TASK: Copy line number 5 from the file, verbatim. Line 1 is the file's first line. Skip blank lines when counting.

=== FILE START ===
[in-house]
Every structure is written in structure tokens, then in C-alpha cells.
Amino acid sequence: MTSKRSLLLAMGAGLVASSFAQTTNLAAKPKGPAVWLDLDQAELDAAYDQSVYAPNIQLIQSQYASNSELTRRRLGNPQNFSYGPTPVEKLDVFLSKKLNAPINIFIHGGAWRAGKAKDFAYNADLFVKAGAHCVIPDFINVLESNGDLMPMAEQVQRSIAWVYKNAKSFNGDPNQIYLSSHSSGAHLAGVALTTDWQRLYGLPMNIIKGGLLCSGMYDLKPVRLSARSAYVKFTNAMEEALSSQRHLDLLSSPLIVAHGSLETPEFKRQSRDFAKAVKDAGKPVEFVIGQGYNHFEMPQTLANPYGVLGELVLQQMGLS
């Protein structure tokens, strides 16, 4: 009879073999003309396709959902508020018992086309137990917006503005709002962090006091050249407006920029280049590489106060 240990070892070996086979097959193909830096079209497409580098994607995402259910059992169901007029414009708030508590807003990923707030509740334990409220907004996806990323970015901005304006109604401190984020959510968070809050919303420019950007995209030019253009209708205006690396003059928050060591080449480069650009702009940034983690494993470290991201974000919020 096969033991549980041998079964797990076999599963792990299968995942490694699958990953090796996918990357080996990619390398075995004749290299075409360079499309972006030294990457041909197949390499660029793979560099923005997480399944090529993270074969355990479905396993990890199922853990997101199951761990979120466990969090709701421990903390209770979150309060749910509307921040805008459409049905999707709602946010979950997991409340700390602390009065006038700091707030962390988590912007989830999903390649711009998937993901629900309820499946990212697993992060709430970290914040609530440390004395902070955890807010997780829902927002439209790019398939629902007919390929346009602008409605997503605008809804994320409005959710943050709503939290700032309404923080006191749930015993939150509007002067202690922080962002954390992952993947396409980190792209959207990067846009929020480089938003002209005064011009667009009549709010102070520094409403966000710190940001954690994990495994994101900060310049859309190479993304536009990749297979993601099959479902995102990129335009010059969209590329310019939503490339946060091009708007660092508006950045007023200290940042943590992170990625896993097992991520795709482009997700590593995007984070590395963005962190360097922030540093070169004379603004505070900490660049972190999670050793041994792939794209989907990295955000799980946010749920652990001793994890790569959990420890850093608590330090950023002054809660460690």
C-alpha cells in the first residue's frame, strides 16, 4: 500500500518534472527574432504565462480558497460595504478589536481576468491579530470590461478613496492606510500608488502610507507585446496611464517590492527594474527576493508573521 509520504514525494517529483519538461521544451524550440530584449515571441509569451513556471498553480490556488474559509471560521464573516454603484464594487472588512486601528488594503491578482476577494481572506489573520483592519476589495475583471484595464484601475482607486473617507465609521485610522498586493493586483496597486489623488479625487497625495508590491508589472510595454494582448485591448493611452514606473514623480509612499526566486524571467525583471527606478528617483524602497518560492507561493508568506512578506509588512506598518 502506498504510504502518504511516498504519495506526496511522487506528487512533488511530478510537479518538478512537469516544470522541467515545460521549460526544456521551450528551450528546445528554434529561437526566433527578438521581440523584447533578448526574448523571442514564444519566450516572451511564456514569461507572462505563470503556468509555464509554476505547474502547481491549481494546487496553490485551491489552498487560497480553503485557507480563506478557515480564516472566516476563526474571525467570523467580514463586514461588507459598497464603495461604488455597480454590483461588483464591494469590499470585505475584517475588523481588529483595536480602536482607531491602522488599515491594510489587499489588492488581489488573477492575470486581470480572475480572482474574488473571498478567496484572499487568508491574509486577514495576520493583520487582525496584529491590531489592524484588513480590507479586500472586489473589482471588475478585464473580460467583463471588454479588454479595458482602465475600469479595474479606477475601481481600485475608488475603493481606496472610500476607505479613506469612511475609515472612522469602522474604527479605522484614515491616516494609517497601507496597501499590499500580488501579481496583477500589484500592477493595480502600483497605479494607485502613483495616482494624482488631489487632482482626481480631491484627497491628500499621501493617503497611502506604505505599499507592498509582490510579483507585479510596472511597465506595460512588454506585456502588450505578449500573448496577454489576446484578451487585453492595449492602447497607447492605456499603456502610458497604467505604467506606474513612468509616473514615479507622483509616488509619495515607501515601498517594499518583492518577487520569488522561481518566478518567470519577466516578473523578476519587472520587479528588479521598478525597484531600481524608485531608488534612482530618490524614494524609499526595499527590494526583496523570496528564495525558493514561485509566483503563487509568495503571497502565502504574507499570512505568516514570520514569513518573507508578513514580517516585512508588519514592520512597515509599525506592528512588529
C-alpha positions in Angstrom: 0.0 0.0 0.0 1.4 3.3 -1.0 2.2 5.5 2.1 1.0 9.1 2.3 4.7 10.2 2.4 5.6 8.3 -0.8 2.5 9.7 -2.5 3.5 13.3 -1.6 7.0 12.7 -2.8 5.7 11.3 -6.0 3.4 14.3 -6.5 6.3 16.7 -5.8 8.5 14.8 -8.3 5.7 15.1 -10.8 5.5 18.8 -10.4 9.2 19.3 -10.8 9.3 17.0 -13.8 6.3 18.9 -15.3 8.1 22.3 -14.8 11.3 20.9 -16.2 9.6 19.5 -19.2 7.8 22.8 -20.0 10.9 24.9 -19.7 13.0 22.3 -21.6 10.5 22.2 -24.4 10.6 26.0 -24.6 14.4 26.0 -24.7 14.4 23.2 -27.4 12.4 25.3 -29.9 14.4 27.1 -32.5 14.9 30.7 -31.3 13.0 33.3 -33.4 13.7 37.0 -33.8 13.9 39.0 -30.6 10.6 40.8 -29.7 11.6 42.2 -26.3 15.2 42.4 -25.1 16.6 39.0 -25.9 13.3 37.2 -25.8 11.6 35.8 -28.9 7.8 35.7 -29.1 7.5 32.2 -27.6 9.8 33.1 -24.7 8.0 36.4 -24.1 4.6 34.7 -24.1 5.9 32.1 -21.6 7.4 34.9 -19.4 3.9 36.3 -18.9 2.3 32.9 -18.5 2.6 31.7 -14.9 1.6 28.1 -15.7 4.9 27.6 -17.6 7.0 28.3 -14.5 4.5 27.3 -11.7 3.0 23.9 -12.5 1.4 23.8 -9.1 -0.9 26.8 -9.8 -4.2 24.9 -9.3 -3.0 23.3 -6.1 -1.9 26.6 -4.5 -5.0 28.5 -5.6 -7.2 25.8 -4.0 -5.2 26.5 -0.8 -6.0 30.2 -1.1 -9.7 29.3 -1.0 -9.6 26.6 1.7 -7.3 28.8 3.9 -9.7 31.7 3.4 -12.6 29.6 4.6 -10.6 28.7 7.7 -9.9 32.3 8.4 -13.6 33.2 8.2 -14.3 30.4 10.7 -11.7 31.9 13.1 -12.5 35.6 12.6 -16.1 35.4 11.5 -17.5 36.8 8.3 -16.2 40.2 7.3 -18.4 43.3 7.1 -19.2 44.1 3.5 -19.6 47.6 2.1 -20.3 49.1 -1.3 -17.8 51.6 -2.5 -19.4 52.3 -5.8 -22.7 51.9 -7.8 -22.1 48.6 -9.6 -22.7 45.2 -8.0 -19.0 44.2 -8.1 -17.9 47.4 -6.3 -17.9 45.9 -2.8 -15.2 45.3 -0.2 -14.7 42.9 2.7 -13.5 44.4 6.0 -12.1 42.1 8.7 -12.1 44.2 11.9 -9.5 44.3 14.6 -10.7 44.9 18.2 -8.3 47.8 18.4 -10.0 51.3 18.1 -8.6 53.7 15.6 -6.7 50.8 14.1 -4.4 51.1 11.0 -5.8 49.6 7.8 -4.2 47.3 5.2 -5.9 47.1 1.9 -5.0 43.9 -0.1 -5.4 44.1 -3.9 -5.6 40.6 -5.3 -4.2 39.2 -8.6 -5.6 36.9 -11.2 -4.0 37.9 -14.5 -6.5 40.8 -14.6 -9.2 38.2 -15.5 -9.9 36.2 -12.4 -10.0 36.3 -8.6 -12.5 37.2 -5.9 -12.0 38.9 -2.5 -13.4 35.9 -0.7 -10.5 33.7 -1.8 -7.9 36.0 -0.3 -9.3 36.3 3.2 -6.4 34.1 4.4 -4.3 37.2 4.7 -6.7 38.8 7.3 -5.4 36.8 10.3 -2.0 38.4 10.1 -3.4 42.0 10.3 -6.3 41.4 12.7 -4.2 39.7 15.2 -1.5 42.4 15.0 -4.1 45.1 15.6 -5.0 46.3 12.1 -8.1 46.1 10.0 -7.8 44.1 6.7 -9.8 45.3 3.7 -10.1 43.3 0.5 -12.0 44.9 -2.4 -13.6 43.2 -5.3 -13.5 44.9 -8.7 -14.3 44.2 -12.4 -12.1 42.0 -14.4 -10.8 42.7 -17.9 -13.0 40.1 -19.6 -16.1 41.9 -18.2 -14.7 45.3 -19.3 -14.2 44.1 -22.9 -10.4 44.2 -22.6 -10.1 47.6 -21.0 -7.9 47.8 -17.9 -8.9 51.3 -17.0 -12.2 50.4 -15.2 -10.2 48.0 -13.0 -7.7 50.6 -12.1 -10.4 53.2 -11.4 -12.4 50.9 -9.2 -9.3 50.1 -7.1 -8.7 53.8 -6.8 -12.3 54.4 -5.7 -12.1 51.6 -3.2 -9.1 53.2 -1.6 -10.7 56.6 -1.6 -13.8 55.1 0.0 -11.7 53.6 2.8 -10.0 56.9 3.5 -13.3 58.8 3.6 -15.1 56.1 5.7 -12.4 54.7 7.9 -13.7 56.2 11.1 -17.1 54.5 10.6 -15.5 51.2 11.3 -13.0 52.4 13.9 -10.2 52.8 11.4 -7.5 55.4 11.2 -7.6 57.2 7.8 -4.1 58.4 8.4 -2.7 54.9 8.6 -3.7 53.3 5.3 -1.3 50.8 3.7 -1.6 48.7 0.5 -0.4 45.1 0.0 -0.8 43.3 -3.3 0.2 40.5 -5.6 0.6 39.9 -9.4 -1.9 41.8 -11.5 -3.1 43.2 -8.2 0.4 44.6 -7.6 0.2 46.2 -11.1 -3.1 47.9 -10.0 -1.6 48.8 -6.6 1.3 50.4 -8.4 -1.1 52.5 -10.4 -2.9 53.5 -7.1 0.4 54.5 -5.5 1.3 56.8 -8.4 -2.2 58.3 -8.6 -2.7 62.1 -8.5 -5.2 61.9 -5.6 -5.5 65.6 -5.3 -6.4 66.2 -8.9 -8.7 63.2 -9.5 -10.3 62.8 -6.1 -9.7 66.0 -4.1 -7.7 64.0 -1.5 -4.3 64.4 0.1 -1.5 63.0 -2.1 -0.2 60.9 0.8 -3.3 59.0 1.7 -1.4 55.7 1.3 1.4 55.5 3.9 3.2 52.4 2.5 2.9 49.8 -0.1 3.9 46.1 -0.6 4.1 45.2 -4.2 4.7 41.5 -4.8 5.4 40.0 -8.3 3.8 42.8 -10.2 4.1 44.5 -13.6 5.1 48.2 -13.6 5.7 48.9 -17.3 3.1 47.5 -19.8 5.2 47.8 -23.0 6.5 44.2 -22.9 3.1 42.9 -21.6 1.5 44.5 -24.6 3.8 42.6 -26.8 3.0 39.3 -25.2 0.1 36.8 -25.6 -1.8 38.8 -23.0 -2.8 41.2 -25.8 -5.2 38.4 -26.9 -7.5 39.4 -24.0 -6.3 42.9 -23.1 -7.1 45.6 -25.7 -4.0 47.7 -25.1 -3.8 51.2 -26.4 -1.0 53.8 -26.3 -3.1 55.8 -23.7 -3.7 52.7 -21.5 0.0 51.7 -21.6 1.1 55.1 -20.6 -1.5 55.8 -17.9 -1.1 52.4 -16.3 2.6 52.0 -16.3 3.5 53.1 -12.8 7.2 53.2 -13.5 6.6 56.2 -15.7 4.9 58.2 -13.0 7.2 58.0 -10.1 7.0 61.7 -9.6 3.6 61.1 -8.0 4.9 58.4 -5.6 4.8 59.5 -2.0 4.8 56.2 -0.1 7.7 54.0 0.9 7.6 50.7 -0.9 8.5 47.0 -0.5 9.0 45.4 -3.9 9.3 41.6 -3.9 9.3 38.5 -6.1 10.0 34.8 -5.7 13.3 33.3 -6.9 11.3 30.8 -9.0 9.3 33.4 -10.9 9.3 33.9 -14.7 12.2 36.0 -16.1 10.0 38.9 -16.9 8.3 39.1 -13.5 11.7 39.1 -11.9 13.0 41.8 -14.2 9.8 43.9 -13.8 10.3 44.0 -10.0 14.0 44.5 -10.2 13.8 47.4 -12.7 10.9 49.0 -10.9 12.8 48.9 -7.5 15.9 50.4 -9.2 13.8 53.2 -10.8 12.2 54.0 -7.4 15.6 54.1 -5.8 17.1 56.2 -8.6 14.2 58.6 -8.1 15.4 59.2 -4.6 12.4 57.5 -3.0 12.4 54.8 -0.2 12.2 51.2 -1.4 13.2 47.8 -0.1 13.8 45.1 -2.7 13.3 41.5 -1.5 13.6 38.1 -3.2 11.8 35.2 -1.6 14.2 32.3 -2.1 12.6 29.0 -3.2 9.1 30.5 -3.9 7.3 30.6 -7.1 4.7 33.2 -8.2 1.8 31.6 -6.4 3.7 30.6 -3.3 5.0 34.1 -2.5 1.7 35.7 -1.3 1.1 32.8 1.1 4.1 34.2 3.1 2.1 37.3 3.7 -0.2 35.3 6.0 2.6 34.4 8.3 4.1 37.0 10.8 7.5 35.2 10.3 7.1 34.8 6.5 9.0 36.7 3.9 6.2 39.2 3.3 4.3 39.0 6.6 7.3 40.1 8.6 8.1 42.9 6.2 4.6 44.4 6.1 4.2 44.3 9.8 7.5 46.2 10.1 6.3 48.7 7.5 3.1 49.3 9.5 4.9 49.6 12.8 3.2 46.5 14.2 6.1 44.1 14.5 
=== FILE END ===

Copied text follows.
C-alpha cells in the first residue's frame, strides 16, 4: 500500500518534472527574432504565462480558497460595504478589536481576468491579530470590461478613496492606510500608488502610507507585446496611464517590492527594474527576493508573521 509520504514525494517529483519538461521544451524550440530584449515571441509569451513556471498553480490556488474559509471560521464573516454603484464594487472588512486601528488594503491578482476577494481572506489573520483592519476589495475583471484595464484601475482607486473617507465609521485610522498586493493586483496597486489623488479625487497625495508590491508589472510595454494582448485591448493611452514606473514623480509612499526566486524571467525583471527606478528617483524602497518560492507561493508568506512578506509588512506598518 502506498504510504502518504511516498504519495506526496511522487506528487512533488511530478510537479518538478512537469516544470522541467515545460521549460526544456521551450528551450528546445528554434529561437526566433527578438521581440523584447533578448526574448523571442514564444519566450516572451511564456514569461507572462505563470503556468509555464509554476505547474502547481491549481494546487496553490485551491489552498487560497480553503485557507480563506478557515480564516472566516476563526474571525467570523467580514463586514461588507459598497464603495461604488455597480454590483461588483464591494469590499470585505475584517475588523481588529483595536480602536482607531491602522488599515491594510489587499489588492488581489488573477492575470486581470480572475480572482474574488473571498478567496484572499487568508491574509486577514495576520493583520487582525496584529491590531489592524484588513480590507479586500472586489473589482471588475478585464473580460467583463471588454479588454479595458482602465475600469479595474479606477475601481481600485475608488475603493481606496472610500476607505479613506469612511475609515472612522469602522474604527479605522484614515491616516494609517497601507496597501499590499500580488501579481496583477500589484500592477493595480502600483497605479494607485502613483495616482494624482488631489487632482482626481480631491484627497491628500499621501493617503497611502506604505505599499507592498509582490510579483507585479510596472511597465506595460512588454506585456502588450505578449500573448496577454489576446484578451487585453492595449492602447497607447492605456499603456502610458497604467505604467506606474513612468509616473514615479507622483509616488509619495515607501515601498517594499518583492518577487520569488522561481518566478518567470519577466516578473523578476519587472520587479528588479521598478525597484531600481524608485531608488534612482530618490524614494524609499526595499527590494526583496523570496528564495525558493514561485509566483503563487509568495503571497502565502504574507499570512505568516514570520514569513518573507508578513514580517516585512508588519514592520512597515509599525506592528512588529